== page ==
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2676 Chronic Alcohol Exposure Causes Myeloid-Biased Hematopoiesis Via Double-Strand RNA Sensors and Type 1 Interferon Response

Program: Oral and Poster Abstracts
Session: 501. Hematopoietic Stem and Progenitor Cells and Hematopoiesis: Basic and Translational: Poster II
Hematology Disease Topics & Pathways:
Fundamental Science, Research, hematopoiesis, Biological Processes
Sunday, December 10, 2023, 6:00 PM-8:00 PM

Habin Bea1,2*, Jungwoo Kim, BS1*, Haruna B. Choijilsuren, BS1*, Katelyn Fong1*, Sangmoo Jeong, PhD2,3,4 and Moonjung Jung, MD, MS1,4

1Division of Hematology, Department of Medicine, Johns Hopkins University School of Medicine, Baltimore, MD
2Chemical and Biomolecular Engineering, Johns Hopkins University Whiting School of Engineering, Baltimore, MD
3Institute for NanoBioTechnology, Johns Hopkins University, Baltimore, MD
4Department of Oncology, Sidney Kimmel Comprehensive Cancer Research Center, Baltimore, MD

Excessive alcohol use is well-known to cause cytopenias and bone marrow (BM) suppression. However, the mechanisms by which alcohol suppresses BM are poorly understood. Moreover, even though the prevalence of moderate drinking is high worldwide, the effects of chronic moderate alcohol consumption on the human hematopoietic system remain unknown. To fill this knowledge gap, we sought to investigate the effects of chronic moderate alcohol consumption on human hematopoiesis using cell-based and animal models.

To examine the effects of alcohol on hematopoietic cells in vitro, we tested varying doses of alcohol (0-100 mM) on four leukemia cell lines (Jurkat, MOLM13, MV-4-11, and THP1) and measured population doubling over 6 days. Population doubling levels significantly decreased in a dose-dependent manner in all cell lines tested. We also measured mitochondrial (mt) ROS by MitoSOX-Red flow cytometry in Jurkat, which showed a dose-dependent increase of mtROS (trends only at 10, 25 mM; significantly increased at 50, 100 mM alcohol) compared to untreated. These findings confirm that alcohol negatively affects cell growth and increases mtROS in a physiologic range of doses.

To determine the effects of alcohol on human hematopoietic stem progenitor cells (HSPCs) in vitro, we treated human BM CD34+ cells with 0 vs. 50 mM alcohol for 48 hours and performed bulk RNA-sequencing in triplicate. Gene Set Enrichment Analysis (GSEA) revealed that multiple pathways related to platelet activation and coagulation were enriched in alcohol-treated HSPCs, suggesting the induction of inflammation and/or platelet-biased differentiation by alcohol.

To assess the effects of chronic moderate alcohol consumption on HSPCs in vivo, we employed a xenotransplant model. In brief, human BM CD34+ cells were transplanted to 5-to-6-week-old female NBSGW mice. We confirmed their engraftment by bone marrow aspiration at six weeks post-transplant, and then they were randomly assigned to the alcohol vs. control groups. After 2 weeks of adjustment, mice were fed a liquid diet (their only source of water and food) containing alcohol 5% vol/vol vs. iso-caloric control diet for 8 weeks. At 4 and 8 weeks, the alcohol-fed group showed significant myeloid bias, reaching greater than 3 times higher myeloid-to-lymphoid ratio than the control group at 8 weeks, while overall engraftment levels were not different. We will report the results of the secondary transplantation of this experiment at the annual meeting.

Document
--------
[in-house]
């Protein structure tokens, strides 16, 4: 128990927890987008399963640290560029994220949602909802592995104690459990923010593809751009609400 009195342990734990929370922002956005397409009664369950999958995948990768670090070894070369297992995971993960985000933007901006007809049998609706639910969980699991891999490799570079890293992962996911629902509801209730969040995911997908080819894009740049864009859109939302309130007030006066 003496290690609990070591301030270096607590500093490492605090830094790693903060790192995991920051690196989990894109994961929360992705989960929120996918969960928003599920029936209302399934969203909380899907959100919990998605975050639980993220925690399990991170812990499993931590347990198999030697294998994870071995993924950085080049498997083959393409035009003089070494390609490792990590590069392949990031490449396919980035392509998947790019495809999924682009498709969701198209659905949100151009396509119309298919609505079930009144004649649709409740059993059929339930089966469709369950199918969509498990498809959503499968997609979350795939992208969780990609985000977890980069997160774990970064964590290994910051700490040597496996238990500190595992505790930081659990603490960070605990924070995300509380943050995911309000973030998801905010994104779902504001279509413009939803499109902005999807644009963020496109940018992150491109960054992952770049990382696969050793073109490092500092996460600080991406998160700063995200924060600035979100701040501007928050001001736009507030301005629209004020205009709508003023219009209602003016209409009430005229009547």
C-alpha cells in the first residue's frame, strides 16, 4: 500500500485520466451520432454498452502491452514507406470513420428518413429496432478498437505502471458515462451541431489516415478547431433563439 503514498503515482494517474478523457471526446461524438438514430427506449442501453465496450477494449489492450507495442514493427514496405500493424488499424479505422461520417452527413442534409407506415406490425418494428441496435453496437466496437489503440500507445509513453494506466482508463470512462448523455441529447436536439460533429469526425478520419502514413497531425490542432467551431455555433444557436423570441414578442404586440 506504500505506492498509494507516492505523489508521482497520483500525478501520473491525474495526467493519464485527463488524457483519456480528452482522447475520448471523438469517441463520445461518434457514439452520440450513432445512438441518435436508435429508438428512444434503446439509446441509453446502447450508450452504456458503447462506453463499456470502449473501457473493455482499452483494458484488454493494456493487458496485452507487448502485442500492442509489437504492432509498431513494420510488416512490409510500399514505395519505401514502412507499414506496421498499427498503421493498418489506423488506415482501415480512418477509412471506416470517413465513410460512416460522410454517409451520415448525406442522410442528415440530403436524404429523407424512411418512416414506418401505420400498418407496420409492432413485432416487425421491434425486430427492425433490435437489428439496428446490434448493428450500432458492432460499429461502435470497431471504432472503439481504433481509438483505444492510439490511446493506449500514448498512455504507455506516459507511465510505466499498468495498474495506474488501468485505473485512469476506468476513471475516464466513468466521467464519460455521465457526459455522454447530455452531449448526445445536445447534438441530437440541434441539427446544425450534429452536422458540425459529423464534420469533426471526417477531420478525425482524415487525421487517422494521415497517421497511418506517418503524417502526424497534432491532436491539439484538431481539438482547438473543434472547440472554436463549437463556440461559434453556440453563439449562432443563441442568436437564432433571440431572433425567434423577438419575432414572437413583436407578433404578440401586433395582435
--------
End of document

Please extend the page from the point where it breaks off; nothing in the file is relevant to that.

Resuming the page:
After 8-week alcohol feeding, sorted human CD45+CD34+ cells from mouse BM were subject to 10x Genomics Chromium X 3’ HT single-cell RNA-sequencing (scRNA-seq). Complementing the flow data, our transcriptomic data portrayed stark differences between the two groups. Over 50% of cells in the alcohol group comprised granulocyte progenitors, with B cell progenitors representing less than 25%. Inversely, control group data revealed approximately 30% granulocyte progenitors and 55% B cell progenitors, confirming the myeloid bias of HSPC caused by alcohol.

Examining differentially expressed genes and GSEA highlighted a significant upregulation of genes associated with the response to virus and type 1 interferon (IFN-1) signature across all HSPC types. A closer look into the gene set showed increased expression of genes tied to cytosolic double-strand (ds) RNA sensing pathways and subsequent interferon type 1 response. Specifically, dsRNA sensors like MDA5, RIG1, PKR, and OAS1-3, as well as interferon regulatory or responsive genes, such as IRF7, ISG15, IFI6, IFI44L, MX1, and STAT1, were notably increased in HSCs and most progenitor populations. Unexpectedly, alcohol-exposed HSCs tended to be in the G0/G1 phase rather than the S or M phase compared to their counterpart upon cell cycle analysis using scRNA-seq data. This may be due to the activation of the PKR pathway, a known cell cycle inhibitor in mouse HSCs.

In summary, our findings demonstrate that chronic moderate alcohol consumption can significantly reshape the hematopoietic system through myeloid-biased differentiation and potentiate inflammation by activating the cytosolic dsRNA sensing pathways and IFN-1 response.

Disclosures: No relevant conflicts of interest to declare.

*signifies non-member of ASH